Ellen Pao, a former Silicon Valley venture capitalist, today announced the launch of Project Include, an advocacy group aimed at improving diversity in the technology industry. The group was started by Pao and fellow female engineers and executives, including members of Slack, Pinterest, and other Bay Area VC firms. The initiative will focus on providing startups and established tech companies with information on making hiring more inclusive, improving retention, and examining bias in the workplace.
"Project Include started as dinner brainstorming sessions on how to make tech meaningfully more diverse," Pao said in a statement. "Today we’ve joined forces to provide CEOs with comprehensive tools–frameworks, research, metrics, and recommendations–for diversity and inclusion. And the early feedback we’ve heard repeatedly from CEOs is, ‘I wish I had had this earlier.’"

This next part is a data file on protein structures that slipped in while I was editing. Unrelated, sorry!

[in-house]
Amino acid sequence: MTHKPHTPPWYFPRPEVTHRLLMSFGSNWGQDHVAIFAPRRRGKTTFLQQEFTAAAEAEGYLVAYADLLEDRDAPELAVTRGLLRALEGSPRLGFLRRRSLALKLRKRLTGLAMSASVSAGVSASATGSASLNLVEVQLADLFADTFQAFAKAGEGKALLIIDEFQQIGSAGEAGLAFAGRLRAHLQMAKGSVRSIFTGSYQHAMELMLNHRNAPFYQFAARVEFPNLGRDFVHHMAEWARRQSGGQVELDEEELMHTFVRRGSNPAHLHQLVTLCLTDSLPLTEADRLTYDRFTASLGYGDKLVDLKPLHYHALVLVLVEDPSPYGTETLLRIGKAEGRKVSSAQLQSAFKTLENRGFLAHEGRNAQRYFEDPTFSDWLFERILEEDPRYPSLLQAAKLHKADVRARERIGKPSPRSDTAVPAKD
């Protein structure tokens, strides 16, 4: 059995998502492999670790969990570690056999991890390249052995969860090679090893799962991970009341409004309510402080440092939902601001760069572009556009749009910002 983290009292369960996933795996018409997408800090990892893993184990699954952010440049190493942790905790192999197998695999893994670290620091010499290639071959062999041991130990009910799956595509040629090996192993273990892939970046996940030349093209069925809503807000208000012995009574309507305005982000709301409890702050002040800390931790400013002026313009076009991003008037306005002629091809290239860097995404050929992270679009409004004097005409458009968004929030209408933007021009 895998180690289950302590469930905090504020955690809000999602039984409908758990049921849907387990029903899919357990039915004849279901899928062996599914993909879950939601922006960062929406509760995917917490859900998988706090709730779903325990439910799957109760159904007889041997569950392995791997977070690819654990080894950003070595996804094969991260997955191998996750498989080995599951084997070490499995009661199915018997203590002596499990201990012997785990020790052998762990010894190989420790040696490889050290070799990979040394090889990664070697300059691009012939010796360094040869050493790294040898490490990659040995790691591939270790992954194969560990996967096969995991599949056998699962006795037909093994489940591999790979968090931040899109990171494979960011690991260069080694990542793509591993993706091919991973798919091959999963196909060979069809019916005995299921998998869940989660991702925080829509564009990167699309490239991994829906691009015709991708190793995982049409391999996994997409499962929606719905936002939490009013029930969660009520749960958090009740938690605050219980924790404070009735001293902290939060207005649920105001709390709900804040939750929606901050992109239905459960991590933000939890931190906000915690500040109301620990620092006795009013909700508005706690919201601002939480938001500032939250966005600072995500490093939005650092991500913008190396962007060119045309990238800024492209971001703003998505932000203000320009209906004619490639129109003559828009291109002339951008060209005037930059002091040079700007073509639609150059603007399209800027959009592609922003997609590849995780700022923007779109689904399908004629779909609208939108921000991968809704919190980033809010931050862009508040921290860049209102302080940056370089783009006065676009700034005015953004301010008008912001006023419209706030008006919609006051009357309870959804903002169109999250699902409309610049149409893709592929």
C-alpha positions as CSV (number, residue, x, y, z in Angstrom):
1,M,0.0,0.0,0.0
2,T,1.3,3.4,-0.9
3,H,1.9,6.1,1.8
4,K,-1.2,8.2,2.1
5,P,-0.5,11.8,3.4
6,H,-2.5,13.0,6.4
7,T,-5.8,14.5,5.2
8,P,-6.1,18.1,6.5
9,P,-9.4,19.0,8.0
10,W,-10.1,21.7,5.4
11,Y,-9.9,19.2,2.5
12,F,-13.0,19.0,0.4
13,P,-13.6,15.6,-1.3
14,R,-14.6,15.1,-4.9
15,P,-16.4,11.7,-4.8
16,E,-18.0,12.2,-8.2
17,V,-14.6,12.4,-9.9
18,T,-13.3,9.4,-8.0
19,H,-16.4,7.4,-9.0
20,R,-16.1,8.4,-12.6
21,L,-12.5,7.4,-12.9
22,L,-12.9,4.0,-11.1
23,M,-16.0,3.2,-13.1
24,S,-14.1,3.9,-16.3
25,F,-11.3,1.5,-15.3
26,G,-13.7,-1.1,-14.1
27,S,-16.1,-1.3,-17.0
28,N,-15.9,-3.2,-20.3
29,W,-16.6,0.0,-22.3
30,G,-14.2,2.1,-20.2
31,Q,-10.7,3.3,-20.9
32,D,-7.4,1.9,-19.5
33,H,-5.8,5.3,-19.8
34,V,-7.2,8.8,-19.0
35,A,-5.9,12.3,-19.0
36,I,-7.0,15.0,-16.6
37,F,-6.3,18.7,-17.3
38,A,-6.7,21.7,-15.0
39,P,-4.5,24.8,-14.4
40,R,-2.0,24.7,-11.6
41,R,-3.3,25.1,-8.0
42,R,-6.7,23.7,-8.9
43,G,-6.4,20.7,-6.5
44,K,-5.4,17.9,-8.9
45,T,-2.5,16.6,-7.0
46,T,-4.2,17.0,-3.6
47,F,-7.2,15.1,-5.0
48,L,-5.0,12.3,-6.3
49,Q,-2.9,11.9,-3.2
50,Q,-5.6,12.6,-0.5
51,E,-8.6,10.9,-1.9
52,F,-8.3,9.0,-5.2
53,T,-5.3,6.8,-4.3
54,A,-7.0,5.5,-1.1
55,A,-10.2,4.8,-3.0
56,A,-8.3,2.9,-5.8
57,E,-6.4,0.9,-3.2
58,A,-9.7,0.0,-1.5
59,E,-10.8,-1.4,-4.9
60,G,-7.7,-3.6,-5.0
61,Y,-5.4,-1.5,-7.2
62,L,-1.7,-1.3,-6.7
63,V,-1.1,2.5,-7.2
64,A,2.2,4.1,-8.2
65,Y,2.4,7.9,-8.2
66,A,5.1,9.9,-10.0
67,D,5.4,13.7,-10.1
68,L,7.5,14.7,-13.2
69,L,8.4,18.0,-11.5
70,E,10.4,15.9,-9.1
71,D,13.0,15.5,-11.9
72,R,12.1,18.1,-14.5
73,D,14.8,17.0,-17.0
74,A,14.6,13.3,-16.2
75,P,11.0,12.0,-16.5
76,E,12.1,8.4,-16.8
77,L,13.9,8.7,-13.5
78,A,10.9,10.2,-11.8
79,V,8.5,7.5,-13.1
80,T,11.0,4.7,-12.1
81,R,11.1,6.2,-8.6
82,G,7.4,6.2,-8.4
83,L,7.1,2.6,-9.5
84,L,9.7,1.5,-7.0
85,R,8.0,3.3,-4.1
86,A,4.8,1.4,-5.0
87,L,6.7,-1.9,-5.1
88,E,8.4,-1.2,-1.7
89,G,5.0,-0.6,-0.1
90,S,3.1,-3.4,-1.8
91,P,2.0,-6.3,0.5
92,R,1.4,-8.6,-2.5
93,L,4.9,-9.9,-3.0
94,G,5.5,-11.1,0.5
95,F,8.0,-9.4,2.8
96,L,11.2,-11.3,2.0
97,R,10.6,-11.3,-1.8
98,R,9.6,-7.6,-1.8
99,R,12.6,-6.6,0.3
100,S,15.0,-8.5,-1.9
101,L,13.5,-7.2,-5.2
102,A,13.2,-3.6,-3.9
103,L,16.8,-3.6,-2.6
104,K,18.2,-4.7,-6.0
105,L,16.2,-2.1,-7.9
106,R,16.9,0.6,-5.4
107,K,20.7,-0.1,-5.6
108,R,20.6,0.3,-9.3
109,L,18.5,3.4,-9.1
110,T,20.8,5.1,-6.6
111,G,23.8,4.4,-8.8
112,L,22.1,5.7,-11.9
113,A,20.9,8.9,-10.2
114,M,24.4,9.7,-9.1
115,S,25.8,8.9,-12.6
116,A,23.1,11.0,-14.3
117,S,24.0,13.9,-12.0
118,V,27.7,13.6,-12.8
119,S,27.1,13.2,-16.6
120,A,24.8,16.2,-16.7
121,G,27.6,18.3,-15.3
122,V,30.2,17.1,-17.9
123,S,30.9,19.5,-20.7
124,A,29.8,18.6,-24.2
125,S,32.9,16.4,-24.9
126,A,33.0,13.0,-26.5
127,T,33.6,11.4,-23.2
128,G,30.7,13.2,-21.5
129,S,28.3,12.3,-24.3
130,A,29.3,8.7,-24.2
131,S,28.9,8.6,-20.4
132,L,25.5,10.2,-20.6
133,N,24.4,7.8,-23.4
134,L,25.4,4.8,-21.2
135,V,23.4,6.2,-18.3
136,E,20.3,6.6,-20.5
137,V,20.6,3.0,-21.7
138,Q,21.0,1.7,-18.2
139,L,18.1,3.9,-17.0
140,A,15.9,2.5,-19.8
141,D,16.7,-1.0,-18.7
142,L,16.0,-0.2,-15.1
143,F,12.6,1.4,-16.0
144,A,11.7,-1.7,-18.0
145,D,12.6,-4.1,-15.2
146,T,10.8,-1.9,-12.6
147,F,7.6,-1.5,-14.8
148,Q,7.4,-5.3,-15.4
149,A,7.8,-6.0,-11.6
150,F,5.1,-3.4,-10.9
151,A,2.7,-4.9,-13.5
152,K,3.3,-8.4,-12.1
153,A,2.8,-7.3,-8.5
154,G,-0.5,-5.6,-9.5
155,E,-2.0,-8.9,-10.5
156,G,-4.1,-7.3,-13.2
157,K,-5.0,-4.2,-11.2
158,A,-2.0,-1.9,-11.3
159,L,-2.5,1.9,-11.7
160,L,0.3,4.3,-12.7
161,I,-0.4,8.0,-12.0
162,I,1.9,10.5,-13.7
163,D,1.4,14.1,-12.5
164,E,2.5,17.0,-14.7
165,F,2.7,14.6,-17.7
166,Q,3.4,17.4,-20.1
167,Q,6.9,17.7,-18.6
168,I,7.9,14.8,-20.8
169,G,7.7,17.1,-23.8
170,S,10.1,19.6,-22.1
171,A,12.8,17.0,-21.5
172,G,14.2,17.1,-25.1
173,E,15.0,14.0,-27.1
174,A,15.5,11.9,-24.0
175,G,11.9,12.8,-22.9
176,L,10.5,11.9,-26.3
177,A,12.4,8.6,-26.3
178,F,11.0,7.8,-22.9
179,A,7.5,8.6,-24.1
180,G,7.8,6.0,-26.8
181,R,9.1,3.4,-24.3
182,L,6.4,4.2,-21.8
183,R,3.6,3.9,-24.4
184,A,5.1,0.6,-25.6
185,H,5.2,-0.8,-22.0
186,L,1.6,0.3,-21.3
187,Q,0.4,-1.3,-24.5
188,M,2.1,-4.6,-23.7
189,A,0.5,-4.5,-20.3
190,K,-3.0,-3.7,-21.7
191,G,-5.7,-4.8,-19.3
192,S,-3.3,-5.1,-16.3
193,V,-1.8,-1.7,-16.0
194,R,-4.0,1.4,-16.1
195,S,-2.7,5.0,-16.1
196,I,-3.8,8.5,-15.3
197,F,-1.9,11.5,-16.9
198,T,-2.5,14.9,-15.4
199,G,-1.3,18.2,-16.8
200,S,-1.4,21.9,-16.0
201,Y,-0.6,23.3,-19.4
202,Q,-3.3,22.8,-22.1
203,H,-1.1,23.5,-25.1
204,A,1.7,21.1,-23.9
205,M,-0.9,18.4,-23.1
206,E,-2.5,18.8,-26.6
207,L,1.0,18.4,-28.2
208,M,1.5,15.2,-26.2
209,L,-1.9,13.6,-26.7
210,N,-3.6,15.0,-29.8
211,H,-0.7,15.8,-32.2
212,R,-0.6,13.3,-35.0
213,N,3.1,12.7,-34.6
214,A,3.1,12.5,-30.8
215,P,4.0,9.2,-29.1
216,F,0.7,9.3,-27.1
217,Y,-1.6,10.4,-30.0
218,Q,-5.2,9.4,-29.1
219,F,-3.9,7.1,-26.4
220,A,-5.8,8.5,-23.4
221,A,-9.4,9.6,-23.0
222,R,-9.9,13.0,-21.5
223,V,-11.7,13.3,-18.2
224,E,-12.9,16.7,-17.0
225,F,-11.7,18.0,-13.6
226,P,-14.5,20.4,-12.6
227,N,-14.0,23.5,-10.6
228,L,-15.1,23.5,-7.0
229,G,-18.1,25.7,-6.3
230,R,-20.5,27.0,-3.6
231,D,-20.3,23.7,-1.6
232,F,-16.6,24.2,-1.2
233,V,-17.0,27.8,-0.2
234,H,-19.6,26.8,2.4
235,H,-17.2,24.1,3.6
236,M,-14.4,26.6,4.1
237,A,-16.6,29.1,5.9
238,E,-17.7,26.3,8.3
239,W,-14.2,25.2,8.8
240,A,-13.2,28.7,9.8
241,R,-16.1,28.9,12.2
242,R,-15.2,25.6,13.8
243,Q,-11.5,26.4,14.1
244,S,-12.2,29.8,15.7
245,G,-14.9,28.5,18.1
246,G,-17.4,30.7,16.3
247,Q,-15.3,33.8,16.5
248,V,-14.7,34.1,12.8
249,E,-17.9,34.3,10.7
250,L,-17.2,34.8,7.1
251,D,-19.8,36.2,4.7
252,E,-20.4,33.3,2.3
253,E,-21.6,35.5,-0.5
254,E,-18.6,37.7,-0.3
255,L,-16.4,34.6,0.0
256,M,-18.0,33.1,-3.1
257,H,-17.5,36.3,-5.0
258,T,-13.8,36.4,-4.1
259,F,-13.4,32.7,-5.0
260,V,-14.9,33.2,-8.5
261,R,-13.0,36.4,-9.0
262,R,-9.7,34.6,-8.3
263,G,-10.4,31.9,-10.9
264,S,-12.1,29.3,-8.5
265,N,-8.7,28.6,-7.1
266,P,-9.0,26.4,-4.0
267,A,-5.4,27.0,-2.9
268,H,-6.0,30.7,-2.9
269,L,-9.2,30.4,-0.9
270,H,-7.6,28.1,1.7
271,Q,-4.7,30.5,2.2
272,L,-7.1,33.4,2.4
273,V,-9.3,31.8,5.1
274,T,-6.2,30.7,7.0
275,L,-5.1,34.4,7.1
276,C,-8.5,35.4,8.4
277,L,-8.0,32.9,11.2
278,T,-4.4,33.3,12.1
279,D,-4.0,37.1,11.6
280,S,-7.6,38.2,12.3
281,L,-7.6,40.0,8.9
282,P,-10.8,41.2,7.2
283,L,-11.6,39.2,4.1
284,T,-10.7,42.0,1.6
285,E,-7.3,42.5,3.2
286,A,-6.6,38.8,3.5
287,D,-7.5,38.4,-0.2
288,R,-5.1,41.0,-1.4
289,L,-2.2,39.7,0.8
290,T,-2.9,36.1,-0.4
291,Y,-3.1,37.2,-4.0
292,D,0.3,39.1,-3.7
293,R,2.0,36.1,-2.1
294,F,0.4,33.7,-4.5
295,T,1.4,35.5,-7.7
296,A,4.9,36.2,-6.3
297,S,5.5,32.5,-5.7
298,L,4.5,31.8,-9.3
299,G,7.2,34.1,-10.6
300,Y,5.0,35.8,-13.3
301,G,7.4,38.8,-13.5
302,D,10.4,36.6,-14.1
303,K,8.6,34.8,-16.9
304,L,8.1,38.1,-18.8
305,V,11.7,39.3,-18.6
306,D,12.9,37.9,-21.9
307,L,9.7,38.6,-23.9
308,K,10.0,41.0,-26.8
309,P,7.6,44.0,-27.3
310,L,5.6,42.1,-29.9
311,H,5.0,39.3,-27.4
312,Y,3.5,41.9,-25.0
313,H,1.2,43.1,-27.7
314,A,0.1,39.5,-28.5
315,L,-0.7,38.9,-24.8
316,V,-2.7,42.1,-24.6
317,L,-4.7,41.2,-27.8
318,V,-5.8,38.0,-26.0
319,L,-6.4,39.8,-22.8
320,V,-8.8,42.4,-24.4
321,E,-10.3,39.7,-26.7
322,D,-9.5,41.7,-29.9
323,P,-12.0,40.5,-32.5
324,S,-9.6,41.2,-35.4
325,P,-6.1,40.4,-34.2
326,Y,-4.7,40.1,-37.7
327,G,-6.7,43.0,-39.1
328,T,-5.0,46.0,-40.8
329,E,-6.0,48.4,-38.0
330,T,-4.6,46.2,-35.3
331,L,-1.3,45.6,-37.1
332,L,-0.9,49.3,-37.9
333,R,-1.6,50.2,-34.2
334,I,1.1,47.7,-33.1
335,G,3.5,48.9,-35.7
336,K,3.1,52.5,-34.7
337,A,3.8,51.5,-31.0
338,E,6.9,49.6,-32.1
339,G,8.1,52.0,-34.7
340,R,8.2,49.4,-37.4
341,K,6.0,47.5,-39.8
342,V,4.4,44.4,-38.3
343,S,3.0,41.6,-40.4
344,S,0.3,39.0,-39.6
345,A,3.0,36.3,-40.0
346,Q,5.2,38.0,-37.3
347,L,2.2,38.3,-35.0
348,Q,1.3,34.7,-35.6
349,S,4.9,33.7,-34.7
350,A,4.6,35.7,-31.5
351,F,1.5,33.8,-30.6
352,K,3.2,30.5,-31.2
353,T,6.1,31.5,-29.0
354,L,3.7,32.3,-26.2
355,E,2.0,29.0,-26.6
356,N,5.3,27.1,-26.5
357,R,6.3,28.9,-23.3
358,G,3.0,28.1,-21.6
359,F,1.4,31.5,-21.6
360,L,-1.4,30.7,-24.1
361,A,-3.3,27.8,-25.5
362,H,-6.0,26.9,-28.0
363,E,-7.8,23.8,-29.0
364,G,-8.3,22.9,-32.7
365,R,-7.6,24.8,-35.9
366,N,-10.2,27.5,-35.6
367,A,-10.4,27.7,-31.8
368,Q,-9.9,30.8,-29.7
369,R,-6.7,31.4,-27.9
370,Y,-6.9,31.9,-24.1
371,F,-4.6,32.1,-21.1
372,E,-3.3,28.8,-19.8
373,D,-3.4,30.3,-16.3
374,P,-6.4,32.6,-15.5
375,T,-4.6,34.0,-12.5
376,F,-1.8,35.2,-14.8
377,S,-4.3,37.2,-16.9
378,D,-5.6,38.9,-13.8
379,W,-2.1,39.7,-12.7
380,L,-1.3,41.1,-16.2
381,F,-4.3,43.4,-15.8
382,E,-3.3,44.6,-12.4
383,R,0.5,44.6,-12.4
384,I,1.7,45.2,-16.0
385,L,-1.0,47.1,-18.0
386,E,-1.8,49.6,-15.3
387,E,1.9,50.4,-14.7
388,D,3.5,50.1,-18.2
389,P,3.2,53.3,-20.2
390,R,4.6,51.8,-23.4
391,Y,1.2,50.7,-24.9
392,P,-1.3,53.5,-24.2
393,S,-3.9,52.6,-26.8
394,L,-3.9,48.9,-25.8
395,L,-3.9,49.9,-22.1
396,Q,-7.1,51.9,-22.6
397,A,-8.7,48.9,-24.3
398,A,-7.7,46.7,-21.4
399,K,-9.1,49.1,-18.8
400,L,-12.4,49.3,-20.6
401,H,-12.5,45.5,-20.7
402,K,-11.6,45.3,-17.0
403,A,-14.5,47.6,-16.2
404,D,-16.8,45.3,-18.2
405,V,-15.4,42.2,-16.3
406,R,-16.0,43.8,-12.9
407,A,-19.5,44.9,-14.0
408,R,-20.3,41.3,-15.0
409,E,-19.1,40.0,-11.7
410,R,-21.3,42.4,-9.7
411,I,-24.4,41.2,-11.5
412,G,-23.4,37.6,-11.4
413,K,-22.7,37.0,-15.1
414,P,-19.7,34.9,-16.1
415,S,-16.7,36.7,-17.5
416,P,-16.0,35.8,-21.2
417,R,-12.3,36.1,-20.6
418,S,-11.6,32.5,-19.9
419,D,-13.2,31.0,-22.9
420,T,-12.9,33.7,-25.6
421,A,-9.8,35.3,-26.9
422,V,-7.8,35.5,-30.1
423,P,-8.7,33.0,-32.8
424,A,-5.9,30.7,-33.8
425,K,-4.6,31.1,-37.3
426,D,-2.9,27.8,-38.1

Project Include brings together Pao and other Bay Area engineers and VCs
Pao became embroiled in one of the most divisive debates in tech last year after suing her former employer, VC firm Kleiner Perkins Caufield & Byers, for gender discrimination. She lost at trial and, later, stepped down from her position as interim CEO of Reddit following a severe harassment campaign. The harassment stemmed both from management decisions made at the site and opposition to her discrimination suit. Nonetheless, the episode became a telling example of how combating abusive behavior online and campaigning for diversity in tech can take a serious toll, especially on women who speak publicly about their experiences.
Project Include is also accepting as many as 18 startups, who can apply to receive recommendations through a program called Start-Up Include. "The CEO can’t do it alone. We want to give employees — including Diversity & Inclusion and People Operations leads — ways to convince others, especially CEOs who have not yet made diversity a priority," reads the project's website. "We want every tech employee to understand how diversity and inclusion helps everyone when designed thoughtfully. We also urge VCs to use their considerable influence to lead change in their firms and their portfolio companies."